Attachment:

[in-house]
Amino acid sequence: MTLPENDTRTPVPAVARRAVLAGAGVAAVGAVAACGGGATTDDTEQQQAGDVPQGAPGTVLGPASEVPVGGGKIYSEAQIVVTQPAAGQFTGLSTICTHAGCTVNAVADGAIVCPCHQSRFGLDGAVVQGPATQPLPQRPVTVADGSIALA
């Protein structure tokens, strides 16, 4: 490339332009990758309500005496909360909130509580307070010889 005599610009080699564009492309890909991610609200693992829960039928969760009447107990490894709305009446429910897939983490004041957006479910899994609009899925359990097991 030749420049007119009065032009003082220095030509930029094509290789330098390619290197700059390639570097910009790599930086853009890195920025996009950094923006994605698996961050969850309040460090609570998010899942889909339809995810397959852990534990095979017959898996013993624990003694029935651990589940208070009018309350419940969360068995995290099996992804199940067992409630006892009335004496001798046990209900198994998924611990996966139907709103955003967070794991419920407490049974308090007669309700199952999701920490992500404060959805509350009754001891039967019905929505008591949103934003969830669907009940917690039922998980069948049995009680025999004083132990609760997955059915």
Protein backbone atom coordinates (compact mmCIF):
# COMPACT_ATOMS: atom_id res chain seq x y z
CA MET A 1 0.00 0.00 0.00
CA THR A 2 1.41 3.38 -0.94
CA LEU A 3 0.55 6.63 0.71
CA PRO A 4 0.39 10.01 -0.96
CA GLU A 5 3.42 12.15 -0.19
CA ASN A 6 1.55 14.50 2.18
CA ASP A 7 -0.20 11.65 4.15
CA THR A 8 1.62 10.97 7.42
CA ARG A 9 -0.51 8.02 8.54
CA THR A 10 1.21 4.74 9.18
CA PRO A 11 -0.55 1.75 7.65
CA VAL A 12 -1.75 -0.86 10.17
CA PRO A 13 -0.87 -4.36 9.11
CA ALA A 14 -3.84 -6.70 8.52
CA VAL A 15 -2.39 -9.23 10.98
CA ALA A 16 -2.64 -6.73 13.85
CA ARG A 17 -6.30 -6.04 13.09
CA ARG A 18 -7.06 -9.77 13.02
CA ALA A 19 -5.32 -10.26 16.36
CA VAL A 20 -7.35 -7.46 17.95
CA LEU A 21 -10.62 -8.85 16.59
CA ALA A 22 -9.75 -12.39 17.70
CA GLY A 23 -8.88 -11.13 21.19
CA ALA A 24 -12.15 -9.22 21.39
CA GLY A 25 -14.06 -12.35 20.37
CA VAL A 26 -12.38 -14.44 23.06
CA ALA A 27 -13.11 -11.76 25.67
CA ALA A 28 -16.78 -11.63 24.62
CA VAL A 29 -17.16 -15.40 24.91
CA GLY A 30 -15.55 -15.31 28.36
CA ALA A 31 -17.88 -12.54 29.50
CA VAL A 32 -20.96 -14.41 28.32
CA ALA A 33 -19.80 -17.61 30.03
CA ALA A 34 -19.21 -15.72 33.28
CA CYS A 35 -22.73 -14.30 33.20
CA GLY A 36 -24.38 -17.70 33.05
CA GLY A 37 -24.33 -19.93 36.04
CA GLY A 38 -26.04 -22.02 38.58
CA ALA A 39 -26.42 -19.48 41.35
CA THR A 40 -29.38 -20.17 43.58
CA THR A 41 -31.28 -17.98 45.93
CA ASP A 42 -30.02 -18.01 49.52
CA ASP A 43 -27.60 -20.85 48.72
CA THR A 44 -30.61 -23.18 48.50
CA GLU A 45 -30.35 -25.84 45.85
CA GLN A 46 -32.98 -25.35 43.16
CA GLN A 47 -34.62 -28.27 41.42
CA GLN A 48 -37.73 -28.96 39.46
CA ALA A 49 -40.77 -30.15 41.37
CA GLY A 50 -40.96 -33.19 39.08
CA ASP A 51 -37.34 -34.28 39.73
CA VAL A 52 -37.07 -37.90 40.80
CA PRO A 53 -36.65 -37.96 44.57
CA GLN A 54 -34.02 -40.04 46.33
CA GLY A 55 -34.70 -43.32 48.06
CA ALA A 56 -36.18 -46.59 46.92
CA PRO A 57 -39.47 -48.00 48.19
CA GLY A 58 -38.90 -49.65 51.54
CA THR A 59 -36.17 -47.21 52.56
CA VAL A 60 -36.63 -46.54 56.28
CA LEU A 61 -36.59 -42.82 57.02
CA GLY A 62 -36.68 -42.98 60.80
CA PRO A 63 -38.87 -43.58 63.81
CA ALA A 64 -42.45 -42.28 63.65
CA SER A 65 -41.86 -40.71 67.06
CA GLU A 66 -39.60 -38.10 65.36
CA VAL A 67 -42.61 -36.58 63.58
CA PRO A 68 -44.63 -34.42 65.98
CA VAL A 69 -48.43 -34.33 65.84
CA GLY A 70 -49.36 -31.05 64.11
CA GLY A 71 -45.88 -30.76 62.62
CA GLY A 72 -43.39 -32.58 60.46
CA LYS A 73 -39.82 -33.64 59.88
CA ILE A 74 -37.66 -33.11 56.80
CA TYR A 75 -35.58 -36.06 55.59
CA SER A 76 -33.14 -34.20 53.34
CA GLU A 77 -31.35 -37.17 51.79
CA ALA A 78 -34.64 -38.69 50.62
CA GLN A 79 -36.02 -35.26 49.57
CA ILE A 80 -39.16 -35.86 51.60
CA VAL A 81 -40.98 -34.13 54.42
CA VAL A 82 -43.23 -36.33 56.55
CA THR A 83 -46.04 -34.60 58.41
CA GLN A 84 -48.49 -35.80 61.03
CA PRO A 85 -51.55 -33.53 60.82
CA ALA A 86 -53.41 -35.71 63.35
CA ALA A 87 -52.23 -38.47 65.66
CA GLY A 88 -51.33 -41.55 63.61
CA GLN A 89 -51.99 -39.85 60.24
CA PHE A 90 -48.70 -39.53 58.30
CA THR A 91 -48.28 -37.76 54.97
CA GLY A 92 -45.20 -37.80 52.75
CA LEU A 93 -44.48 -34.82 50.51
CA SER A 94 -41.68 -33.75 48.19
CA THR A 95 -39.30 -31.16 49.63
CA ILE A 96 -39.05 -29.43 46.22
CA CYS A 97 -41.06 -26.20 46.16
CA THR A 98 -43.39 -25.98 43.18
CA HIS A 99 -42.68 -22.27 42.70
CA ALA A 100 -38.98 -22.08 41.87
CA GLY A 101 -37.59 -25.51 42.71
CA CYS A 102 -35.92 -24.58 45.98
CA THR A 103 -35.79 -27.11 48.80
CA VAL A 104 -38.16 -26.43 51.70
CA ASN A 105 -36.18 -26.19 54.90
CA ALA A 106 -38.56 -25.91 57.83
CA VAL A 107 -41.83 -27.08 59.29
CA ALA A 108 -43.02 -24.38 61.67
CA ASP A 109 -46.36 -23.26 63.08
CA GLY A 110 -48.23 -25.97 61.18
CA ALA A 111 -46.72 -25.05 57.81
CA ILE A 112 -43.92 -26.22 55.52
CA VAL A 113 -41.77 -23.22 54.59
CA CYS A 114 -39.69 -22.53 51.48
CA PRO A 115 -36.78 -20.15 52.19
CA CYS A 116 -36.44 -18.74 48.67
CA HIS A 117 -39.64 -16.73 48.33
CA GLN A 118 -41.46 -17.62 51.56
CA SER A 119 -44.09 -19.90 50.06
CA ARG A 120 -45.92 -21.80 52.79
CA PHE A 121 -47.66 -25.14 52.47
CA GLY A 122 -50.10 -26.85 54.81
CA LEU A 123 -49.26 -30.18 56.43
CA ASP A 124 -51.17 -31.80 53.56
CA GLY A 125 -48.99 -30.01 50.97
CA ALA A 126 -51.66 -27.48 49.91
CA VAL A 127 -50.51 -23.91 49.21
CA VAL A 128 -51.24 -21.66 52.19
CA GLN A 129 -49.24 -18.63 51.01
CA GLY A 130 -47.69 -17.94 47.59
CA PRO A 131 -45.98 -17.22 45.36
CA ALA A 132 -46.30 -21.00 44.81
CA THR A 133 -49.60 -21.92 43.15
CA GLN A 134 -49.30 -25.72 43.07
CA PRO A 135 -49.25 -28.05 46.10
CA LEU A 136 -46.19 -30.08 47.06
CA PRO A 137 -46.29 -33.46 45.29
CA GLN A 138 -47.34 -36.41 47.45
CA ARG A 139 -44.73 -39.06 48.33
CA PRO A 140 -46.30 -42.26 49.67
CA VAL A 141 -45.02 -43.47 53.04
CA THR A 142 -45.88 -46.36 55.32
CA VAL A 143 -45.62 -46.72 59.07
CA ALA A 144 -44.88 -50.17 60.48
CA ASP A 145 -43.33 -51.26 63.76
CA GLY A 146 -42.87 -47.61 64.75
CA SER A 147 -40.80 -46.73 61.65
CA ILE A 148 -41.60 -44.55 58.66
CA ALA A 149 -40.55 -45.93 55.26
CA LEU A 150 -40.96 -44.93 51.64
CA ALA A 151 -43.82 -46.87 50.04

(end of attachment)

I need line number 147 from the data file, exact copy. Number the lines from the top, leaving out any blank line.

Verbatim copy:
CA THR A 142 -45.88 -46.36 55.32